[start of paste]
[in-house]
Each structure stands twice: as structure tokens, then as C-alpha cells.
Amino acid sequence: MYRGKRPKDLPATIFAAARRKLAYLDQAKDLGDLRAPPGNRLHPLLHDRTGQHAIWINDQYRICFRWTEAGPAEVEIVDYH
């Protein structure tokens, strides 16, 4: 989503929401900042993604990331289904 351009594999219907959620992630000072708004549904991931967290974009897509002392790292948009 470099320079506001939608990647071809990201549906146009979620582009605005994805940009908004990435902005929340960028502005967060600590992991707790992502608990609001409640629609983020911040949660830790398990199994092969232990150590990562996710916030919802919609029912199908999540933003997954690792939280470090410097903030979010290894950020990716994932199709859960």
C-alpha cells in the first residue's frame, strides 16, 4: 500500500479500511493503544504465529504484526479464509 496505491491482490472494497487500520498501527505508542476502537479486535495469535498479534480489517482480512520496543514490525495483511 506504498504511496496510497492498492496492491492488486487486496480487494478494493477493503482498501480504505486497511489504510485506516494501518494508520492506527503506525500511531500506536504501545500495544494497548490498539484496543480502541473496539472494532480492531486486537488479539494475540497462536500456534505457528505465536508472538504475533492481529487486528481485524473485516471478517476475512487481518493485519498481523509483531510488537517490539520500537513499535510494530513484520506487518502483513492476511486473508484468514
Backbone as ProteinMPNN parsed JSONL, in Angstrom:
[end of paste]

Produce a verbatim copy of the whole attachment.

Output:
[in-house]
Each structure stands twice: as structure tokens, then as C-alpha cells.
Amino acid sequence: MYRGKRPKDLPATIFAAARRKLAYLDQAKDLGDLRAPPGNRLHPLLHDRTGQHAIWINDQYRICFRWTEAGPAEVEIVDYH
């Protein structure tokens, strides 16, 4: 989503929401900042993604990331289904 351009594999219907959620992630000072708004549904991931967290974009897509002392790292948009 470099320079506001939608990647071809990201549906146009979620582009605005994805940009908004990435902005929340960028502005967060600590992991707790992502608990609001409640629609983020911040949660830790398990199994092969232990150590990562996710916030919802919609029912199908999540933003997954690792939280470090410097903030979010290894950020990716994932199709859960």
C-alpha cells in the first residue's frame, strides 16, 4: 500500500479500511493503544504465529504484526479464509 496505491491482490472494497487500520498501527505508542476502537479486535495469535498479534480489517482480512520496543514490525495483511 506504498504511496496510497492498492496492491492488486487486496480487494478494493477493503482498501480504505486497511489504510485506516494501518494508520492506527503506525500511531500506536504501545500495544494497548490498539484496543480502541473496539472494532480492531486486537488479539494475540497462536500456534505457528505465536508472538504475533492481529487486528481485524473485516471478517476475512487481518493485519498481523509483531510488537517490539520500537513499535510494530513484520506487518502483513492476511486473508484468514
Backbone as ProteinMPNN parsed JSONL, in Angstrom: